Concurrent criterion—Spearman rank correlation coefficient for index scores—0.26 (p=0.017), for VAS scores—0.33 (p=0.001)
Predictive criterion—Spearman rank coefficient for index score 0.74 (p<0.001) and for VAS scores—0.33 (p=0.001)
Reliability—Cronbach's α 0.68 (≥0.7)
Responsiveness—Cohen effect size for index scores—0.46, for VAS scores 0.64.
Sensitivity—no floor effects pre (1.2% index and VAS scores) or postoperative (1.2% index and VAS scores) Mild ceiling effect in preop index scores (39.3%) and moderate ceiling effect in the postoperative index score (63.1%)
Interpretability—MCID for index scores 0.125 (95% CI 0.0056 to 0.2412) p=0.001
Construct, see table 3
Concurrent criterion—Spearman rank correlation coefficient—0.54 (p<0.001)
Predictive criterion—Spearman rank correlation coefficient—0.54 (p<0.001)
Reliability—Cronbach's α 0.914
Responsiveness—Cohen's effect size 0.95.
Sensitivity—Percentage scoring 0 for the 20 questions—3.6%-85.7%. Percentage scoring 5–3.6%—28%, suggesting a floor effect
Measurement of PROMS or the formal assessment of the effect of disease and its treatment on a patient's quality of life is becoming increasingly important in modern healthcare. They are used as an assessment of efficacy of treatments as well as an outcome measure to assess performance of institutions who deliver the treatment.5 ,6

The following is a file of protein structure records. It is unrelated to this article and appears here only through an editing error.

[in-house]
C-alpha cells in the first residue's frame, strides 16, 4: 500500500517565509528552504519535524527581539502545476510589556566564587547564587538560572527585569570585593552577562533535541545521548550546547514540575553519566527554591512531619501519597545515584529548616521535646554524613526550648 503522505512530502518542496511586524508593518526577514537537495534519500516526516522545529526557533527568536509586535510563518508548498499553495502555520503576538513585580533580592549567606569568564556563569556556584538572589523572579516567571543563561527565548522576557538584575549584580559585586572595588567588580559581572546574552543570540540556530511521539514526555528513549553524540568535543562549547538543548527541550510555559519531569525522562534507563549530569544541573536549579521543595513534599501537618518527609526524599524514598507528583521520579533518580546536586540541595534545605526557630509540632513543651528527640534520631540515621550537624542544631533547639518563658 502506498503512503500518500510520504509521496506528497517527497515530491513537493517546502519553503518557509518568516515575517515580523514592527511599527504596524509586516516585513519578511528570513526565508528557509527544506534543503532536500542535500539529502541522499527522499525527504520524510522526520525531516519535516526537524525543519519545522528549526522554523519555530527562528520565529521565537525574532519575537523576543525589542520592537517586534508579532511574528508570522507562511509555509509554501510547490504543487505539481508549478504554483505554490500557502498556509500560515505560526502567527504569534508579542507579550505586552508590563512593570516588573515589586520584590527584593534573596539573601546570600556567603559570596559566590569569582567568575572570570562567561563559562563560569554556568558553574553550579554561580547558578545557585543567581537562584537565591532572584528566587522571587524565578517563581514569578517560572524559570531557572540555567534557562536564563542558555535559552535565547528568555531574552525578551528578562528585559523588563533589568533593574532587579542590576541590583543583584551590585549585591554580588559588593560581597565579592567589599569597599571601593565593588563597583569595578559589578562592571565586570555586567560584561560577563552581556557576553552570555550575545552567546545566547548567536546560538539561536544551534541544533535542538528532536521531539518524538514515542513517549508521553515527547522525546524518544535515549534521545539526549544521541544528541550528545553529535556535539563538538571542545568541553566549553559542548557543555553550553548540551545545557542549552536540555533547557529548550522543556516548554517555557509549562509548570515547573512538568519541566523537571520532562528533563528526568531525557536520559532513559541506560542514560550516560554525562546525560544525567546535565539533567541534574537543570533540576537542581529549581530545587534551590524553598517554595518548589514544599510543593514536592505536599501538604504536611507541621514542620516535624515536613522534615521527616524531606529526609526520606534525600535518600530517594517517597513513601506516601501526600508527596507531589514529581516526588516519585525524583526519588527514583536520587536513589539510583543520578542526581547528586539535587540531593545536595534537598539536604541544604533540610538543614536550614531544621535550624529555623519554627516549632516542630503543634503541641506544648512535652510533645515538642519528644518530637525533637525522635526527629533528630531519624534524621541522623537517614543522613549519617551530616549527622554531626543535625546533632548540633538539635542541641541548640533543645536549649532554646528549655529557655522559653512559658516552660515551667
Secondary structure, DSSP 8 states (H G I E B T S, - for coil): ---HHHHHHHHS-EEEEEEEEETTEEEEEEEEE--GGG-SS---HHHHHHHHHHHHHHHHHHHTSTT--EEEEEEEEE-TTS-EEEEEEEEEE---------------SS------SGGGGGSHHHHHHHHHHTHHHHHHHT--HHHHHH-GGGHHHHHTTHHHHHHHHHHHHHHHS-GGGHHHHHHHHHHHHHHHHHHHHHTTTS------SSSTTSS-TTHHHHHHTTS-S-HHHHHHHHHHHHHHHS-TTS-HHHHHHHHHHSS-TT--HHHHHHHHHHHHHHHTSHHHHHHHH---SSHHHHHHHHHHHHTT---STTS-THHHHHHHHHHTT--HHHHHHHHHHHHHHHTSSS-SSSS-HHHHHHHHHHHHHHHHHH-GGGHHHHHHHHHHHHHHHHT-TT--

Formal assessment of PROMS in patients undergoing major joint replacement, varicose vein surgery and hernia repair is now routine for all patients being treated for these conditions in the UK National Health Service.5 ,6 A pilot study has examined the use of PROMS undergoing percutaneous and surgical revascularisation of significant coronary artery disease.28
Owing to an ageing population, the incidence of significant heart valve disease is increasing. Ten per cent of all humans aged 80 or older will have significant aortic stenosis, the most common valve dysfunction in the developed world.29 Asymptomatic patients can live a long time with significant heart valve dysfunction. Once symptoms set in, however, patients quickly become disabled with symptoms of breathlessness, chest pain and fluid retention, and their prognosis rapidly worsens if the valve disease is left untreated.30
Until fairly recently, the mainstay of treatment has been open heart surgery. Although effective, and despite the recent increase in ‘minimally-invasive’ techniques, surgery remains a treatment associated with significant morbidity and mortality. This becomes more prominent in older patients. In addition, many patients do not seem to get the presumed benefit from undergoing major heart surgery.29 ,30
Over the past 5 years, there has been a rapid increase in the uptake of non-surgical catheter-based solutions, most common of which is the transcutaneous aortic implantation (TAVI) (TAVR replacement in the USA) procedure. A number of devices for the treatment of mitral valve regurgitation (the second most common valve dysfunction in the developed world) are just over the horizon. These devices are very expensive and many are of unproven worth. In a world of cash-strapped healthcare systems, evidence-based means of assessing the effect of disease and its treatment are urgently required.